A decent actress who is used to emoting has an advantage right out of the box over someone like Marni Nixon, who couldn't act her way out of a paper bag.

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A decent actress who is used to emoting has an advantage right out of the box over someone like Marni Nixon, who couldn't act her way out of a paper bag.

 

I haven't seen any of her few movie roles, so I wouldn't know. Can we remember though that she was primarily a singer? I think she should get credit for being able to sing her way out of a paper bag, at least. She did some heavy roles in opera though she had a relatively modest career in some respects. She never sang at the Met for instance. She was more than respectable or she wouldn't have sang at the houses at which she did sing. Acting wasn't her primary goal in life. It was singing. She is still alive, about 85.

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Originally, the film was going to be cast without any "stars".  Then, the Mirisches got cold feet and said that one of the leads needed to be an established star.  Thus Wood.  Robert Wise's original choices for Tony and Maria were Keir Dullea and Barbara Luna.  Dullea, refused to cut his hair for the role, and Luna was out when Wood was in.  Years later, I sat next to Keir Dullea at a charity dinner, and asked him about the hair business.  He confirmed, saying he was terrified of actually doing the role and used it as an excuse to get out of it.  He didn't appear to regret it, though I don't know that, for sure.  Beymer was cast, because Wise liked his audition.  He was slated to be dubbed, from the beginning.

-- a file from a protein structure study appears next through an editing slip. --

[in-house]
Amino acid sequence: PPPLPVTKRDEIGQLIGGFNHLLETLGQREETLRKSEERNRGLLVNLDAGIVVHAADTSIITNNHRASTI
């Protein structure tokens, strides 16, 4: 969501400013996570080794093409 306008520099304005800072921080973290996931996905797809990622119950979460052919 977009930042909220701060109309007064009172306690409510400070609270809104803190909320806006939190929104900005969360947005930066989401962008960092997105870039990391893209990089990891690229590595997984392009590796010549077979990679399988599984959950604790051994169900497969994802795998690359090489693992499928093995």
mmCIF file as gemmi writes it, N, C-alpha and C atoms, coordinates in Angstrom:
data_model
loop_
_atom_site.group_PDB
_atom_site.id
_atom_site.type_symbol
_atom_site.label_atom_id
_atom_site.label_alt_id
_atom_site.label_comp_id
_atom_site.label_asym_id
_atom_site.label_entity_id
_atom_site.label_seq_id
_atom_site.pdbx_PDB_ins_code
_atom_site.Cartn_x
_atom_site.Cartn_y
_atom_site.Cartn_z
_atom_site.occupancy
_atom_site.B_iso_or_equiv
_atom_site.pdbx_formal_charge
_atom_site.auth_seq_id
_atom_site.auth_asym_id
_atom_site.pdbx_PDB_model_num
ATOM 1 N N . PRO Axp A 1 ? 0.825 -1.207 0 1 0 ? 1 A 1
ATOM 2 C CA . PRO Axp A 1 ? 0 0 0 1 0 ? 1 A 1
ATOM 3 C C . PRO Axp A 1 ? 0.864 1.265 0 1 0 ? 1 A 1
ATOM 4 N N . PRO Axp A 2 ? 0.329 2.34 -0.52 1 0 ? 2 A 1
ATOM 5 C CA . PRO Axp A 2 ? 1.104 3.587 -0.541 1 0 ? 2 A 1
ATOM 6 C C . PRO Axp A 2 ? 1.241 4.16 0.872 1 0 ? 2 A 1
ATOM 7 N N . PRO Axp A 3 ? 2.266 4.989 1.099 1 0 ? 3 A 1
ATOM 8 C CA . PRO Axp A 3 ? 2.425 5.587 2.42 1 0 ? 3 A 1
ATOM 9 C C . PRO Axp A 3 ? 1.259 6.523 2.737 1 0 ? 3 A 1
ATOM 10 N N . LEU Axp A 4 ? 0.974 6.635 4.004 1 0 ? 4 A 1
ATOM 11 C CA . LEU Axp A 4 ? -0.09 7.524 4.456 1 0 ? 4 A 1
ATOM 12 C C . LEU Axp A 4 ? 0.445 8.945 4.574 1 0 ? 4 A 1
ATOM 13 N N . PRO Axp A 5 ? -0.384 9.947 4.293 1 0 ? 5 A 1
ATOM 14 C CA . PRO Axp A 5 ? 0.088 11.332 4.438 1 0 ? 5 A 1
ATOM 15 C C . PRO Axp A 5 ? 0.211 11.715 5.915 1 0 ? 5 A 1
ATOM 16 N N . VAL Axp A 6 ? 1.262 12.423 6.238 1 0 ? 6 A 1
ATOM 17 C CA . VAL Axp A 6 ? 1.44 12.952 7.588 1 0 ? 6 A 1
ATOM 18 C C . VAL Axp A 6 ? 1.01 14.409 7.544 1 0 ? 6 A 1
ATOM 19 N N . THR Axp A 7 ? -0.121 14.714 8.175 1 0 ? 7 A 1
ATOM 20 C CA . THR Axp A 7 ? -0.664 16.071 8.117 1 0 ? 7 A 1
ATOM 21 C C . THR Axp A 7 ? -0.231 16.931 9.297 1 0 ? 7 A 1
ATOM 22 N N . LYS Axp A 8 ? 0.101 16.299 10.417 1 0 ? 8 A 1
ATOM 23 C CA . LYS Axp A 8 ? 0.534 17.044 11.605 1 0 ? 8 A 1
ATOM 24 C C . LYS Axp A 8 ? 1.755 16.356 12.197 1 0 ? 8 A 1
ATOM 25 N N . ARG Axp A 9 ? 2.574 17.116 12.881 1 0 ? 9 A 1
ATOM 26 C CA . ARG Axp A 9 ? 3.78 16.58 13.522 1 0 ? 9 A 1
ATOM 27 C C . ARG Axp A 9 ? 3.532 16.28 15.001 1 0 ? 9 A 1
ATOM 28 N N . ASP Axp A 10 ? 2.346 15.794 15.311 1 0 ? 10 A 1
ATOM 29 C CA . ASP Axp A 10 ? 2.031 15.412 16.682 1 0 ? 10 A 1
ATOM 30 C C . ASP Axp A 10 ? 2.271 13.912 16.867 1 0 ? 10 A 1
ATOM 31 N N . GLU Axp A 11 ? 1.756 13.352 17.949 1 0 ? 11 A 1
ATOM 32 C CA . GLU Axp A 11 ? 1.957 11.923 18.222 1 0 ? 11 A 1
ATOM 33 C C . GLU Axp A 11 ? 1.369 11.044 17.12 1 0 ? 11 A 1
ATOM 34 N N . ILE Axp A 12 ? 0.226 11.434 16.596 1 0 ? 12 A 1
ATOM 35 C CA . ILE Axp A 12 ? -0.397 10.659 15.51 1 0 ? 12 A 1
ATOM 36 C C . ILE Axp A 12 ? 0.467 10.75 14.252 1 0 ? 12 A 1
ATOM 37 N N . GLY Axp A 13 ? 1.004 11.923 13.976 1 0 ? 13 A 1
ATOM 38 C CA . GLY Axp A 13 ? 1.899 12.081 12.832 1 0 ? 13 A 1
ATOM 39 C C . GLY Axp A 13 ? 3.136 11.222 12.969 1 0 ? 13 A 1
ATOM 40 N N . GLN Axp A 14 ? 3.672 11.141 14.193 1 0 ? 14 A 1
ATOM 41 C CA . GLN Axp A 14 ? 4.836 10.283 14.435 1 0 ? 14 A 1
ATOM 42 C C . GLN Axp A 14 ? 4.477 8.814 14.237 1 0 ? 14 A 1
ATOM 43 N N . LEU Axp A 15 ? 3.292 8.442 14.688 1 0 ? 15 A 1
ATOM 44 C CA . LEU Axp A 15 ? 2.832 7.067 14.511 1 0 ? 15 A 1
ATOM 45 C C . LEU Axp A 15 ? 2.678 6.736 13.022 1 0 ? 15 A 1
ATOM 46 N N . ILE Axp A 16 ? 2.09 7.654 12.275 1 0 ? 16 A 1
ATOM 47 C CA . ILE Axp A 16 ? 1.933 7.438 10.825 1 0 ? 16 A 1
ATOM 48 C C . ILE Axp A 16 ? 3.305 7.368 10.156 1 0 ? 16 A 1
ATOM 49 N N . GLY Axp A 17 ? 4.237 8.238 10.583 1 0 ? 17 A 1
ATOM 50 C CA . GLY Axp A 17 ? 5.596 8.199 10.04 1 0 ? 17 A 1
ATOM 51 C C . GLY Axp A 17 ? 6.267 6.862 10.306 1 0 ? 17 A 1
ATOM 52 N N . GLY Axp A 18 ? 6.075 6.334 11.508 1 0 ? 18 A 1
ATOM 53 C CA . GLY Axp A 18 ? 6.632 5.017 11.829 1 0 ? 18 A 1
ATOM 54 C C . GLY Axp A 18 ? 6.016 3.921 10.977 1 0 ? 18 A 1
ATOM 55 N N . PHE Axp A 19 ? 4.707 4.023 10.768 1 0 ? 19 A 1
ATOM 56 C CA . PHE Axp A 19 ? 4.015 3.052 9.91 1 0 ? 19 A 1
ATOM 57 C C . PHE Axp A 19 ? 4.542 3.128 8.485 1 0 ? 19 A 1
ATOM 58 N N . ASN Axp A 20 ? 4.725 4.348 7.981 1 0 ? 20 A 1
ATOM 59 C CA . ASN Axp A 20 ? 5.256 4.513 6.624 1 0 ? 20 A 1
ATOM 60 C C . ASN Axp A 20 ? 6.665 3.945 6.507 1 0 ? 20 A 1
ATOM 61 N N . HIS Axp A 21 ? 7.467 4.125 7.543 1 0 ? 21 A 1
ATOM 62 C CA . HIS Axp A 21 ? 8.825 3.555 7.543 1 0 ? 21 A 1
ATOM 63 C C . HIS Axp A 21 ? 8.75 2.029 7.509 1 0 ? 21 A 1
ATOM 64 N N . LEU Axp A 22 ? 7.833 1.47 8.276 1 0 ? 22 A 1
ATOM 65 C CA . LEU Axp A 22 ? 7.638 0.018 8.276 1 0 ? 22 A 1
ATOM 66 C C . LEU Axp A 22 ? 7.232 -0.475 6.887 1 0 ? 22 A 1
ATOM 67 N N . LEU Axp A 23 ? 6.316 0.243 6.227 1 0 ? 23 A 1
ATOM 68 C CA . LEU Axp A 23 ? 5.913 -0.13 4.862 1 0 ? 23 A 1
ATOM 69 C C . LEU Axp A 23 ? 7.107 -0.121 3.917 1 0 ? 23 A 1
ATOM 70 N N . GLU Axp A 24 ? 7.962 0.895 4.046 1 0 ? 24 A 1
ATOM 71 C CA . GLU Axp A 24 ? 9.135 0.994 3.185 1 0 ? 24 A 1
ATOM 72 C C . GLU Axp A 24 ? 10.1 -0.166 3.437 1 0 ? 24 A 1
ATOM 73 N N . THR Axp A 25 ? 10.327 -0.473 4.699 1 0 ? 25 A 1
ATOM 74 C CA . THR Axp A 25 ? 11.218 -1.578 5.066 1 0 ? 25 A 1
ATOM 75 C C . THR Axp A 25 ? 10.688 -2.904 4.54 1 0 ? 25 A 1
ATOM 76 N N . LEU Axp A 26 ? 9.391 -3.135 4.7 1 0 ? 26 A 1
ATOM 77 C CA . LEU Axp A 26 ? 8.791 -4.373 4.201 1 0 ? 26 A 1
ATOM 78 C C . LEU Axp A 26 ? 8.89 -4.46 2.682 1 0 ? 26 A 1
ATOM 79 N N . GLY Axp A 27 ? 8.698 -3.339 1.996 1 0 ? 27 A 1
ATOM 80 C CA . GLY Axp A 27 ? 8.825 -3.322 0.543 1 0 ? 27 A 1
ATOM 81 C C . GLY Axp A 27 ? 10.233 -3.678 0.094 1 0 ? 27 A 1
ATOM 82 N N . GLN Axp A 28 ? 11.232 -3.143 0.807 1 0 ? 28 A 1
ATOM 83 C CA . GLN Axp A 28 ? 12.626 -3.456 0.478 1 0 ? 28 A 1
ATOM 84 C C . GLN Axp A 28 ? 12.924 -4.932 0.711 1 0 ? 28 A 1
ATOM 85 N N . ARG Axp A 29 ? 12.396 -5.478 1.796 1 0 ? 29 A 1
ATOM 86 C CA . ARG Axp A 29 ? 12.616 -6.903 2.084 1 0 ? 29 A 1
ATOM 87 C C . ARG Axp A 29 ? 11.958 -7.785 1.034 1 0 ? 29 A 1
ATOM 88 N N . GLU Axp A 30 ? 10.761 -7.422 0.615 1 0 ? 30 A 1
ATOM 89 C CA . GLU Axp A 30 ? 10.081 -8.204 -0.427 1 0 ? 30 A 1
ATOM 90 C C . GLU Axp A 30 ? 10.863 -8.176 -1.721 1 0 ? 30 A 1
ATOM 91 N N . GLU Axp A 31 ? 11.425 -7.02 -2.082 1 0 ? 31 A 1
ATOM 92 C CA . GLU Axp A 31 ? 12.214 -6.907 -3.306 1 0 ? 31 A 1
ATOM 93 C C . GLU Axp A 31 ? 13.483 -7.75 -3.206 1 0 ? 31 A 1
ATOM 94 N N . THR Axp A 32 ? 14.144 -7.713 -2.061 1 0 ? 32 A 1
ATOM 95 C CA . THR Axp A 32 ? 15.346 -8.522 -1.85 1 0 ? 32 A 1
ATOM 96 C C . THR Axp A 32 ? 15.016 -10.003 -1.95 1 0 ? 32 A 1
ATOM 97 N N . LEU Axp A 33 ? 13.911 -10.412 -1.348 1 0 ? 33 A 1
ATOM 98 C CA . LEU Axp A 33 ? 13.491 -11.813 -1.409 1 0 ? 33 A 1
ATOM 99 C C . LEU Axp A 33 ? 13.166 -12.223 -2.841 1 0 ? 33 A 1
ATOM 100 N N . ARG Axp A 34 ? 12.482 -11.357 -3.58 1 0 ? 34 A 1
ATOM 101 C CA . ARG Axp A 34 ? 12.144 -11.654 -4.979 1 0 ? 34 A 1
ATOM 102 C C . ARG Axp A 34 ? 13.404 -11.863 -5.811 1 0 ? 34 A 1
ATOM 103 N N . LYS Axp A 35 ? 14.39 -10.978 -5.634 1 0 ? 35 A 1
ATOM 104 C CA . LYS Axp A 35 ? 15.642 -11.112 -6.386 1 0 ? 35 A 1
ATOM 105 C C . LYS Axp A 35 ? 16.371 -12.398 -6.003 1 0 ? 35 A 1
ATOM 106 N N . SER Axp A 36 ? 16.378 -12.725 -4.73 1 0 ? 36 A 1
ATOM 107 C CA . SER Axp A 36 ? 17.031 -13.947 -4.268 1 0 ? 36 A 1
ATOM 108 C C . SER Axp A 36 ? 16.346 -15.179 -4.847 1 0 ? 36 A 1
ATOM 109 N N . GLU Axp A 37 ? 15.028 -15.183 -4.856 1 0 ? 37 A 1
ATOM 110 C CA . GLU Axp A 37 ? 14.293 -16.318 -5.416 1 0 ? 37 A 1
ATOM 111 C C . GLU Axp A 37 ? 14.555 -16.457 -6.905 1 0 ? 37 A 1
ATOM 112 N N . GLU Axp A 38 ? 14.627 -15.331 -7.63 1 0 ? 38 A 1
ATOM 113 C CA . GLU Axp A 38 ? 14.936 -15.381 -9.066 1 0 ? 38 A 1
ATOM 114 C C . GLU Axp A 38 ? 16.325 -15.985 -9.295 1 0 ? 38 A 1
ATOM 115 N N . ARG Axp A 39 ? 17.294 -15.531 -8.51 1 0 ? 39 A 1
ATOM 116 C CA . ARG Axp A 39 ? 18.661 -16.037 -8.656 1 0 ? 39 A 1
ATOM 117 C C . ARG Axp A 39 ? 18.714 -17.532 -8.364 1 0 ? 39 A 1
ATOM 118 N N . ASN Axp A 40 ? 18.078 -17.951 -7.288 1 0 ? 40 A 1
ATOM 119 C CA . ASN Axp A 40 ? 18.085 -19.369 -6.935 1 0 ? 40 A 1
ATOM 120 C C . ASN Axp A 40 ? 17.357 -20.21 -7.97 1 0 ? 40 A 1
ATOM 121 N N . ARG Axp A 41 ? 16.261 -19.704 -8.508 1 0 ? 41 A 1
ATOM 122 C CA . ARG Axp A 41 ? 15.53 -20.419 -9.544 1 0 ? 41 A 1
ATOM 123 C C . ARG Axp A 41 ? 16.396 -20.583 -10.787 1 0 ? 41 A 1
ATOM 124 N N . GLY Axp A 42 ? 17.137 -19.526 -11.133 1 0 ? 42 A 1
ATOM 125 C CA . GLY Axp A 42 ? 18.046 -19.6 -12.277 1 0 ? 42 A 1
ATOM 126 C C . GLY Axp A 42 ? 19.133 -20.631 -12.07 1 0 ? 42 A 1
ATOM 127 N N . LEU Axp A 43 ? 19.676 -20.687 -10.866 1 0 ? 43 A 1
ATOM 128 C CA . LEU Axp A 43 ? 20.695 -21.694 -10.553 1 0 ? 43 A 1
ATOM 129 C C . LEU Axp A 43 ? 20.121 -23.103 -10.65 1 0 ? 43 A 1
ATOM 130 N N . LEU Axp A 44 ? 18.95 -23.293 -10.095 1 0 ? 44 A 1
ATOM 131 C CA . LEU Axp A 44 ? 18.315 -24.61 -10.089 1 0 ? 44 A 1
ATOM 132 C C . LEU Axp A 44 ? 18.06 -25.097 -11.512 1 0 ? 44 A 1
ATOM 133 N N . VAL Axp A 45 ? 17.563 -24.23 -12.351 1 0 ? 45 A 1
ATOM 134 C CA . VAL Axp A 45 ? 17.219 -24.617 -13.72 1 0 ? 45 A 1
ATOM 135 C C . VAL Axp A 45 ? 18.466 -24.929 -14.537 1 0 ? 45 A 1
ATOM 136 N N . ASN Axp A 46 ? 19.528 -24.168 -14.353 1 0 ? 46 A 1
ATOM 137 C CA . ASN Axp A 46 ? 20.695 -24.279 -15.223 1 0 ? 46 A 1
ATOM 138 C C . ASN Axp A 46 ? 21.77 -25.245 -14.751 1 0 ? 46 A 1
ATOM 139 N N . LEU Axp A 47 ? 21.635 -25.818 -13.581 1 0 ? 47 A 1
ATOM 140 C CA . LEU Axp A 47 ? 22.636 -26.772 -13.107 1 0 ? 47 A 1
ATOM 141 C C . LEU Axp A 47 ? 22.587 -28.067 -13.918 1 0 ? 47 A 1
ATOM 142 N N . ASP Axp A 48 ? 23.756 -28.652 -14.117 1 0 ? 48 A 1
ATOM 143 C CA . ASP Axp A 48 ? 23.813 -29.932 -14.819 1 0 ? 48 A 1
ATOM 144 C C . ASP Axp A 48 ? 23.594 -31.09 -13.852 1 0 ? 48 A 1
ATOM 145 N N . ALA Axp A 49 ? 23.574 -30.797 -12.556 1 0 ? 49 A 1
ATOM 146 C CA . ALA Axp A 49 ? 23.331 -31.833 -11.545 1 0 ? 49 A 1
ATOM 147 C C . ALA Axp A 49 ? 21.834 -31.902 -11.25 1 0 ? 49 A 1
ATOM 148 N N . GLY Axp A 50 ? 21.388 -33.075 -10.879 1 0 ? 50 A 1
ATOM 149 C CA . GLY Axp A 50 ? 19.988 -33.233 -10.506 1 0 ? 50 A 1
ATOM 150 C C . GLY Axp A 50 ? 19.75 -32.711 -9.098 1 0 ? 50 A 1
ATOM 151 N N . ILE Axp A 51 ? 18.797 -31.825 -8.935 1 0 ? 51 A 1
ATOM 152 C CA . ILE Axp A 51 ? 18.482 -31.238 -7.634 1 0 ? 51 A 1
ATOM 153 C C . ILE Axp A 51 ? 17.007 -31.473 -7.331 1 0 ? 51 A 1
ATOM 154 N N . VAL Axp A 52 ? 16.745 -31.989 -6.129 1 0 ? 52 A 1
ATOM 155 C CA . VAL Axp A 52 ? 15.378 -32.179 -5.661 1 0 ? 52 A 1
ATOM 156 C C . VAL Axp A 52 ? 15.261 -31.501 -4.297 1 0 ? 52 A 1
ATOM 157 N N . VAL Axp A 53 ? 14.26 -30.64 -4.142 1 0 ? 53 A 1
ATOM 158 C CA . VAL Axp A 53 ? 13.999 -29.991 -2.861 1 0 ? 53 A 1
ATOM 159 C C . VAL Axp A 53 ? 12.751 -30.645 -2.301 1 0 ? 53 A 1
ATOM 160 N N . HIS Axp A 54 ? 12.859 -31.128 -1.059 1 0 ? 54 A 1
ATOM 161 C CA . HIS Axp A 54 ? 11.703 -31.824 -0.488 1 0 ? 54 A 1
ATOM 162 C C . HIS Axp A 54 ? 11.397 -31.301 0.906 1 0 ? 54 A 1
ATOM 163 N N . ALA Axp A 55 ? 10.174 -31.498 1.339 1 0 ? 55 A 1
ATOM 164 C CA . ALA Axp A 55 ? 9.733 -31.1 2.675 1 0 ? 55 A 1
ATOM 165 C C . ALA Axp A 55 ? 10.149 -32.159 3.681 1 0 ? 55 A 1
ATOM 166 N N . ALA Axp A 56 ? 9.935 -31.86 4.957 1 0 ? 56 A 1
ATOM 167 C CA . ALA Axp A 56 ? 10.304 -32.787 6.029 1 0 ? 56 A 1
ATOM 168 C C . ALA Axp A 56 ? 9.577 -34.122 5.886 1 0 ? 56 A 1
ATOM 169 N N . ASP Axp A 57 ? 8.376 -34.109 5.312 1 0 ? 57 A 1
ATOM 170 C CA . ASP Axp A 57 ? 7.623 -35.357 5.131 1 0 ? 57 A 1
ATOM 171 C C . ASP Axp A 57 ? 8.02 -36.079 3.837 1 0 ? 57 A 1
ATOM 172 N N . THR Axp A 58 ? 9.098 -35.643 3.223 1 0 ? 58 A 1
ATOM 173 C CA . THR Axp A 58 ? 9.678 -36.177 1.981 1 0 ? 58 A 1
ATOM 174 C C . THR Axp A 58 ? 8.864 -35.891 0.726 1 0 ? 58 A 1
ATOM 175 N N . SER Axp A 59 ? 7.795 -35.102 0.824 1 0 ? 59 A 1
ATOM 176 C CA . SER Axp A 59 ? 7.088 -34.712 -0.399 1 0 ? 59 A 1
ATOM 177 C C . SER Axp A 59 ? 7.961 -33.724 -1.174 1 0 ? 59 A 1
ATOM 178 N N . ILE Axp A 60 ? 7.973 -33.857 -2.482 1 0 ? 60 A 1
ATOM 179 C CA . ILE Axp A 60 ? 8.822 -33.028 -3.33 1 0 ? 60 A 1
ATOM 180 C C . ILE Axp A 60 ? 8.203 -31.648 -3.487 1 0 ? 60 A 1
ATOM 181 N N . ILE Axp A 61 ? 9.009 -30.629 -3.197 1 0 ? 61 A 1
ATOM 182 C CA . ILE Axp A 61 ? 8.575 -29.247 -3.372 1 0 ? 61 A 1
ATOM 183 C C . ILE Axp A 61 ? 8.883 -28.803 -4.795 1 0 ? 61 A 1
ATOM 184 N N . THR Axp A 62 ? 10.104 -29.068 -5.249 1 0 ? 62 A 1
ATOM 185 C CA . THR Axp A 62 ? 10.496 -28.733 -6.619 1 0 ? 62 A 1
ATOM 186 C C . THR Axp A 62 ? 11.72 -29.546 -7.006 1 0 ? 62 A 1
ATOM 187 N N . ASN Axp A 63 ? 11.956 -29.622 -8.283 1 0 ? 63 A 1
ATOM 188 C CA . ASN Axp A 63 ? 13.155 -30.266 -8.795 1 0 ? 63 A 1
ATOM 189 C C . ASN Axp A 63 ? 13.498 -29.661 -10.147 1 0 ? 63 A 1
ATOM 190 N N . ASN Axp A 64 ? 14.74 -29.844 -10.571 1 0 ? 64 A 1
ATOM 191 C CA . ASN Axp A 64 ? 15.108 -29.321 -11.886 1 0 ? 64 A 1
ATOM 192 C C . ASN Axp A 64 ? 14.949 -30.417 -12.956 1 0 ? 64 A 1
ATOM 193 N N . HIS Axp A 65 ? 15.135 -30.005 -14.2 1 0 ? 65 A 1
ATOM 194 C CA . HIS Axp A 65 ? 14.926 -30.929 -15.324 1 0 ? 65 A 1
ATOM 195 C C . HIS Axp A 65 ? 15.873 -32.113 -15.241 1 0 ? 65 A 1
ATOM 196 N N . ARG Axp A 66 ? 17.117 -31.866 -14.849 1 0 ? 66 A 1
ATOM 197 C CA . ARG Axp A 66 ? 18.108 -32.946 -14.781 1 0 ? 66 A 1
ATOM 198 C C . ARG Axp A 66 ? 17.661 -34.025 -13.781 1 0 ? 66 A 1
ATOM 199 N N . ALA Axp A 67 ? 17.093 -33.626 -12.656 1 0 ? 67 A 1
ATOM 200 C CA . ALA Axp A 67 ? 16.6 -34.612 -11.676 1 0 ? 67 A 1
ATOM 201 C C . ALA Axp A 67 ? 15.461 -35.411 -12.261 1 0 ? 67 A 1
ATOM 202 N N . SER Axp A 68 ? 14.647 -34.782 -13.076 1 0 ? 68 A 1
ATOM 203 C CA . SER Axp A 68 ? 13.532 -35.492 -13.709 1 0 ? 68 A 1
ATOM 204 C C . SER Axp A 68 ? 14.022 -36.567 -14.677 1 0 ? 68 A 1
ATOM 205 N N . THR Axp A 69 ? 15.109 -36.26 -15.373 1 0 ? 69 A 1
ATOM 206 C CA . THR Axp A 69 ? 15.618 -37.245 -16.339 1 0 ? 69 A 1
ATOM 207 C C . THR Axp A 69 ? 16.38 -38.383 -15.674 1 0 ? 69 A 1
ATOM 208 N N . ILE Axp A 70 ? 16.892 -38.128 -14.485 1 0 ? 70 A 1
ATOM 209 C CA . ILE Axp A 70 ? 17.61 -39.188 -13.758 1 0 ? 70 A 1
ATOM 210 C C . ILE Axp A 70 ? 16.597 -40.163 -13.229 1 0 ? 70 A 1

I quoted myself to add that they also dubbed Russ Tamblyn in "The Jet Song", after the fact.  Tamblyn recorded it and sang to his own track when they filmed the number, but Tucker Smith who is also is in the film and sings, "Cool", dubbed him.  Saul Chaplin (associate producer and in charge of all the music choices), was funny that way.  He had an expectation of how something should sound, and would choose to dub to get it.  Although, accordingly to Tamblyn, he never heard that anyone was unhappy with his take on the song, and would have, gladly redone it, to give them what they wanted.  Chaplin did the same thing to Rita Moreno, who is only singing in "America".